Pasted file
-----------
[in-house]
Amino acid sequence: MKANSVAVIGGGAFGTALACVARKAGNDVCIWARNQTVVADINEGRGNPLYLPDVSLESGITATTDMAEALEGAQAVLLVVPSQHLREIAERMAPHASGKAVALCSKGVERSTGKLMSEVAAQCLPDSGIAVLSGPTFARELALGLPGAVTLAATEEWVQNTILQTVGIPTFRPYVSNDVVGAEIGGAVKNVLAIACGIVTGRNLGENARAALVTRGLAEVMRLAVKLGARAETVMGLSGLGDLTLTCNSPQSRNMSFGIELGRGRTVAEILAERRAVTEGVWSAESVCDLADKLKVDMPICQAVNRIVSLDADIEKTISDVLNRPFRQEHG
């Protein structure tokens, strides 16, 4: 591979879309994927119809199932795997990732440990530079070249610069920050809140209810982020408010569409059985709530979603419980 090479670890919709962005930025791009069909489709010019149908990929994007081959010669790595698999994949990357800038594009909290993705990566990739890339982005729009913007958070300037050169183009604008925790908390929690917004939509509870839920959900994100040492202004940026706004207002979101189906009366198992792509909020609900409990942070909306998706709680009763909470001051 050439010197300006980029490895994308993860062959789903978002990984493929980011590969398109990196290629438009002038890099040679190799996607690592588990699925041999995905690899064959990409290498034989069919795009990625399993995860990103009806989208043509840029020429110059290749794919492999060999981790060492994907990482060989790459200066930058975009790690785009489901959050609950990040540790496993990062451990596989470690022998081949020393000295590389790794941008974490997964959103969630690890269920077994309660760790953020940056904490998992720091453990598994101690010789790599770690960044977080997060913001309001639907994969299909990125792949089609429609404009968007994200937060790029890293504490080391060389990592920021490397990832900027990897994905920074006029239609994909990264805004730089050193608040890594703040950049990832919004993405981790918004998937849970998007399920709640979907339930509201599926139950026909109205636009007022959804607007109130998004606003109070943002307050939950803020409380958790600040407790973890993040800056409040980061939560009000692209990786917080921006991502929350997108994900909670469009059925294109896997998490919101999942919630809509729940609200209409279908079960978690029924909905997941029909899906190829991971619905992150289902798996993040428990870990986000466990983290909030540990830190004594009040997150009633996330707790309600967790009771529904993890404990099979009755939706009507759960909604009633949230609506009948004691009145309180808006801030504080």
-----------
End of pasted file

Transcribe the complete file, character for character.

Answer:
[in-house]
Amino acid sequence: MKANSVAVIGGGAFGTALACVARKAGNDVCIWARNQTVVADINEGRGNPLYLPDVSLESGITATTDMAEALEGAQAVLLVVPSQHLREIAERMAPHASGKAVALCSKGVERSTGKLMSEVAAQCLPDSGIAVLSGPTFARELALGLPGAVTLAATEEWVQNTILQTVGIPTFRPYVSNDVVGAEIGGAVKNVLAIACGIVTGRNLGENARAALVTRGLAEVMRLAVKLGARAETVMGLSGLGDLTLTCNSPQSRNMSFGIELGRGRTVAEILAERRAVTEGVWSAESVCDLADKLKVDMPICQAVNRIVSLDADIEKTISDVLNRPFRQEHG
């Protein structure tokens, strides 16, 4: 591979879309994927119809199932795997990732440990530079070249610069920050809140209810982020408010569409059985709530979603419980 090479670890919709962005930025791009069909489709010019149908990929994007081959010669790595698999994949990357800038594009909290993705990566990739890339982005729009913007958070300037050169183009604008925790908390929690917004939509509870839920959900994100040492202004940026706004207002979101189906009366198992792509909020609900409990942070909306998706709680009763909470001051 050439010197300006980029490895994308993860062959789903978002990984493929980011590969398109990196290629438009002038890099040679190799996607690592588990699925041999995905690899064959990409290498034989069919795009990625399993995860990103009806989208043509840029020429110059290749794919492999060999981790060492994907990482060989790459200066930058975009790690785009489901959050609950990040540790496993990062451990596989470690022998081949020393000295590389790794941008974490997964959103969630690890269920077994309660760790953020940056904490998992720091453990598994101690010789790599770690960044977080997060913001309001639907994969299909990125792949089609429609404009968007994200937060790029890293504490080391060389990592920021490397990832900027990897994905920074006029239609994909990264805004730089050193608040890594703040950049990832919004993405981790918004998937849970998007399920709640979907339930509201599926139950026909109205636009007022959804607007109130998004606003109070943002307050939950803020409380958790600040407790973890993040800056409040980061939560009000692209990786917080921006991502929350997108994900909670469009059925294109896997998490919101999942919630809509729940609200209409279908079960978690029924909905997941029909899906190829991971619905992150289902798996993040428990870990986000466990983290909030540990830190004594009040997150009633996330707790309600967790009771529904993890404990099979009755939706009507759960909604009633949230609506009948004691009145309180808006801030504080």